Page:Popular Science Monthly Volume 51.djvu/729

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Fragments of Science.

Ups and Downs of the Tussock Moth.—After the English sparrows had quite exterminated the voracious measuring worms that used to make our city trees naked, the uneatable tussock moths took advantage of the opportunity and filled the trees for a few years with their uneatable larvæ. Now the tussock moths have nearly disappeared, and A Study in Insect Parasitism, by L. O. Howard, entomologist of the Department of Agriculture, tells us how it came about. It appears to be a kind of process of Nature that as soon as any living thing becomes numerous parasites find it, and shortly reduce it to its normal proportions or below. These in turn are subject to secondary parasites which keep them in check. Thus twenty one parasites have been found upon the tussock moth, with fifteen hyperparasites. While, after having passed its culmination in the farther Eastern cities, the proportion of tussock moths has been about the same, it took a rapid and enormous increase in Washington in 1895. But the parasites appeared in force with the third generation of that year; and when in September several species of trees had been cleared of leaves and others badly injured, "it was an exception to find a healthy caterpillar which one of them was not engaged in stinging." There was a moderately abundant hatching of Caterpillars in 1896, but the parasites were ready for them, and the first generation was practically exterminated by them. In the later months of 1896 the hyperparasites took their turn, and the tussock-moth caterpillars were not so hard to find, but were still rare. Even where parasites do not step in to keep down increase, the excessive multiplication of animal pests is at length inevitably checked by disease. Thus the chinch bug has no parasites, "but when it increases beyond the bounds of what may be called Nature's law, for want of a better term, bacterial and fungous diseases speedily carry it off."

Objects of National Forestry.—The policy and aims of those who are seeking the establishment and maintenance of a national forest policy have been misunderstood and misrepresented; and the misapprehension has been strengthened by some glaring defects in some of the forest laws, which the friends of forestry do not approve and desire to have remedied. It is not by their work, but contrary to their intentions, that these laws embody no provisions by which citizens can obtain wood from the public domain by purchase, and that timber-stealing flourishes under their operation. The laws which they propose are designed to remedy these evils. Reservation is the first purpose sought in them, regulation of the use of the timber the second; perpetuation of a valuable resource for coming generations the object. The programme of those urging these laws, as defined by Mr. B. F. Fernow, chairman of the American Forestry Association, is to withdraw from sale or entry all lands not fit or needed for agriculture and to constitute as objects of special care by the Government the lands at the head waters of streams and on mountain slopes in general; to permit prospecting, mining, and other operations under such regulations as will prevent unnecessary waste, and to cut and sell the timber under such methods as will secure perpetuation and renewal of the forest growth; to provide for protection against fire, theft, and unlawful occupancy; to respect all existing vested rights and arrange an exchange, if necessary, for private lands included in reservations; and, finally, to restore to the public domain for entry all lands that are found in the reservations fit for agriculture. The interests of the miner, the lumberman, the settler, and every citizen in the present and the future are regarded in the policy they advocate; the free herding of sheep, by which forest tracts are destroyed and rendered unfit for renewal, being the only industry not considered. "Just like the proverbial incompatibility of the goat and the garden, the growing of wool and wood on the same ground is incompatible."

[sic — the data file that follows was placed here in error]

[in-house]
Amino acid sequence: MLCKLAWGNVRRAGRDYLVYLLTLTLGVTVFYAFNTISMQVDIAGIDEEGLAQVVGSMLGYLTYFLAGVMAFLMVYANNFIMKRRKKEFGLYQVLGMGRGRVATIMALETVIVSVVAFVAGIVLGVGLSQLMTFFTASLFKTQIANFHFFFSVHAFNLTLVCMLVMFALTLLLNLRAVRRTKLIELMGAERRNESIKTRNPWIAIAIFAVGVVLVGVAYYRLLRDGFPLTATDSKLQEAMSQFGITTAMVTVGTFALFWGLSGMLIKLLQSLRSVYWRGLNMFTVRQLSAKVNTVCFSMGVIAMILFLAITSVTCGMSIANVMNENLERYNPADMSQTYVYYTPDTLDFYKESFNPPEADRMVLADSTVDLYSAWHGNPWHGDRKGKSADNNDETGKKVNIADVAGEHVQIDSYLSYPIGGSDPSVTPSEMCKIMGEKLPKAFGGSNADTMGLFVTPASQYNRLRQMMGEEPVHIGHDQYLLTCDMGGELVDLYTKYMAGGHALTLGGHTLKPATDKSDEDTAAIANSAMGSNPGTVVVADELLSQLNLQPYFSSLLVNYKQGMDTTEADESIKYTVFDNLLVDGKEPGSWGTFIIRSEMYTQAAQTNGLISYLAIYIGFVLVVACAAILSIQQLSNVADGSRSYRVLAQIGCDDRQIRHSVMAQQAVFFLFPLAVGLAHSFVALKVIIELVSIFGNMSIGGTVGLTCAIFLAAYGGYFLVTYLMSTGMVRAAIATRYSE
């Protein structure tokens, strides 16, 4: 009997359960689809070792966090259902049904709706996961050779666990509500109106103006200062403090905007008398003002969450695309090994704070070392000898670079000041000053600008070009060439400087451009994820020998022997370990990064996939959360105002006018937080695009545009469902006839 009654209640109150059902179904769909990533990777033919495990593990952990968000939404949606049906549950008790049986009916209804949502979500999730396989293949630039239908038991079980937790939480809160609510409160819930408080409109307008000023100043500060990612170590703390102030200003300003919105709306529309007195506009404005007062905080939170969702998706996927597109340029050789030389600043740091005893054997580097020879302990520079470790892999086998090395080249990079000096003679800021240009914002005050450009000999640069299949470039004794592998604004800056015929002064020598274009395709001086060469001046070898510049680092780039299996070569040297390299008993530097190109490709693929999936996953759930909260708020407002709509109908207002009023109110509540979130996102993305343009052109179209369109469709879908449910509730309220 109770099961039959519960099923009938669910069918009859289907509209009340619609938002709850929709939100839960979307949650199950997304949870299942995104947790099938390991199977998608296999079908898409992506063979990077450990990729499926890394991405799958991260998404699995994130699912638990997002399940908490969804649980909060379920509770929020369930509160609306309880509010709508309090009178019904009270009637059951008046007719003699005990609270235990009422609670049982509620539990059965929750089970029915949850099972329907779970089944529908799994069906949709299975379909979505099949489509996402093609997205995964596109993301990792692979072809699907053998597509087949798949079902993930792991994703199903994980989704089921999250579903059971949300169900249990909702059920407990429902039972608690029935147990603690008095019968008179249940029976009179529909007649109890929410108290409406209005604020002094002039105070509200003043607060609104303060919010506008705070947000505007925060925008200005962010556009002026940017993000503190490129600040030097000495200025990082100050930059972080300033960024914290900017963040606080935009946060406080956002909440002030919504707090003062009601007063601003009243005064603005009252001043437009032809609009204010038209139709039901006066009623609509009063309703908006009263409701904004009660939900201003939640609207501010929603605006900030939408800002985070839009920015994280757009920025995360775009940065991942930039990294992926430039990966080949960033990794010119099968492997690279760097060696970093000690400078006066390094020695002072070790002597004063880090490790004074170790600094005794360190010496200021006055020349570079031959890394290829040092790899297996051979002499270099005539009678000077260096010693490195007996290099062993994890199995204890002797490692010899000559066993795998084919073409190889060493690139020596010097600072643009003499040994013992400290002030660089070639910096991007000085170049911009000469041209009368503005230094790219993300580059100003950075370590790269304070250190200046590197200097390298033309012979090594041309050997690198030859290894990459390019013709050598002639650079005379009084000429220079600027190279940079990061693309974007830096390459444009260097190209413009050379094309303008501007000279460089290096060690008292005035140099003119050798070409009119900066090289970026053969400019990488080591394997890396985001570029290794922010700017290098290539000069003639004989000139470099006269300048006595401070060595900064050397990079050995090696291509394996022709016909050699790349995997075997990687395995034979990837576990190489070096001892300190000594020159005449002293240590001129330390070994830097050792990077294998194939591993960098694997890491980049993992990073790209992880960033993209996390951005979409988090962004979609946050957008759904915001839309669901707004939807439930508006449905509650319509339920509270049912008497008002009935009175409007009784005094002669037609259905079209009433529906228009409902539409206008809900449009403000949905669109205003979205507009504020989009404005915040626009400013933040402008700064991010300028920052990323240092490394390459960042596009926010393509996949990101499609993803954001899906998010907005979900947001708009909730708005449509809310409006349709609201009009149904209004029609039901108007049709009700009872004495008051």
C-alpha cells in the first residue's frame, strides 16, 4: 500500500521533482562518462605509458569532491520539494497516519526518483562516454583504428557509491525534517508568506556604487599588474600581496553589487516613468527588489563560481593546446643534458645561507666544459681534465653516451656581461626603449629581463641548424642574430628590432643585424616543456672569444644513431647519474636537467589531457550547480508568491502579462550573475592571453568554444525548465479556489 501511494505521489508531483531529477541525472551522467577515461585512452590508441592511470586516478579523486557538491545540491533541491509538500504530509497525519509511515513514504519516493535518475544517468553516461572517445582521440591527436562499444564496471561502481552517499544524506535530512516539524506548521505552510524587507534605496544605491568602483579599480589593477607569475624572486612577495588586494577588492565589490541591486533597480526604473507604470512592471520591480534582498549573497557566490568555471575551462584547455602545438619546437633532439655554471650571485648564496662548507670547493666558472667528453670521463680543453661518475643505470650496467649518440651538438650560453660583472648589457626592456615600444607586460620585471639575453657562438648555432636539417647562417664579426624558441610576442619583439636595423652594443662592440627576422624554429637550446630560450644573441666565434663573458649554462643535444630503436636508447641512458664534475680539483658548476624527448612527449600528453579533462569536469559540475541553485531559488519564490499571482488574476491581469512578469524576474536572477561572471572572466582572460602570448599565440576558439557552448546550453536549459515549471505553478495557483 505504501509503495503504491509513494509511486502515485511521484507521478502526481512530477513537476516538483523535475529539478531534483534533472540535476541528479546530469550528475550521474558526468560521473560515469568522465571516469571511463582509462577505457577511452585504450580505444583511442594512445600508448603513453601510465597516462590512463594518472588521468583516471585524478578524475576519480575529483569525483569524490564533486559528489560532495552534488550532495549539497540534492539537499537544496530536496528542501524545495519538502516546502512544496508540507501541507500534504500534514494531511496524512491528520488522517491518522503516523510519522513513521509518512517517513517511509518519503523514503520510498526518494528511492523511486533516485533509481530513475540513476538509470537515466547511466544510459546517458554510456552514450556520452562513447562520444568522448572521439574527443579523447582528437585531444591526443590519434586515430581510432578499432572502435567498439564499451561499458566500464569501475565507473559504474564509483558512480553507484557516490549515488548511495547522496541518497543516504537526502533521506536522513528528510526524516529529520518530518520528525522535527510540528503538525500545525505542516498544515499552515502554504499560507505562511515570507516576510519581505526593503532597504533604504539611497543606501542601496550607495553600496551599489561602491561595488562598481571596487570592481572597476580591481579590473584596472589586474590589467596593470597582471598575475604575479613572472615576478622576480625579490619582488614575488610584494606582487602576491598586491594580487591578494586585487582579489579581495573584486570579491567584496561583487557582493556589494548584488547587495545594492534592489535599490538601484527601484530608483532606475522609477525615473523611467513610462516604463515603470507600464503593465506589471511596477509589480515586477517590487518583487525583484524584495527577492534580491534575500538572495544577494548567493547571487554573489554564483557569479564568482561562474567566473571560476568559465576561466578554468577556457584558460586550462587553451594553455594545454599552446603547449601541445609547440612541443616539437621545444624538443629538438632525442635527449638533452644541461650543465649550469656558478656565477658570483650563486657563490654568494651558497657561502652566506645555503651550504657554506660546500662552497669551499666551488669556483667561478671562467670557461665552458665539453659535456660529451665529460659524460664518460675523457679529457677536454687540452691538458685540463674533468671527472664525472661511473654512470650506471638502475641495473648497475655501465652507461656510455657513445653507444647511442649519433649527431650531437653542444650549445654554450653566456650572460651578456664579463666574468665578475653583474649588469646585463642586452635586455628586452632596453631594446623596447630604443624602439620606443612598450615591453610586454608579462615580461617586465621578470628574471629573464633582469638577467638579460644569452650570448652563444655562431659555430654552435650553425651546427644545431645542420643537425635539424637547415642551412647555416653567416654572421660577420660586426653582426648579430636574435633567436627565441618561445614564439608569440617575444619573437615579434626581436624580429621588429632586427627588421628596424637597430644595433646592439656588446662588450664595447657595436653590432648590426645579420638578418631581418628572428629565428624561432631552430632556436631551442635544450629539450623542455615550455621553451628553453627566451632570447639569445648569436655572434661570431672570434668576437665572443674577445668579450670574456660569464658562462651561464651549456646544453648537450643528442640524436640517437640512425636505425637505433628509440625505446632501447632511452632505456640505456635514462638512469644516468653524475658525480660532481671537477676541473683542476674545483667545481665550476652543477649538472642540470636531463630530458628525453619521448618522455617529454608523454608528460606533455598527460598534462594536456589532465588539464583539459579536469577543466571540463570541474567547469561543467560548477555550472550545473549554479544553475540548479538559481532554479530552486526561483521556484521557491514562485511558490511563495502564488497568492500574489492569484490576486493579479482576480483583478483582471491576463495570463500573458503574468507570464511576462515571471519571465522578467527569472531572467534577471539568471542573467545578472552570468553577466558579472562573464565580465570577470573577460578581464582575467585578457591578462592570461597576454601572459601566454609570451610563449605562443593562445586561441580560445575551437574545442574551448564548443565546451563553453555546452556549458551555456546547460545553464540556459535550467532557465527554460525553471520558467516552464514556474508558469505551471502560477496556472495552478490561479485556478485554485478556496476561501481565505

Sewage Purification by Filtering.—Filtration through the soil is regarded by M.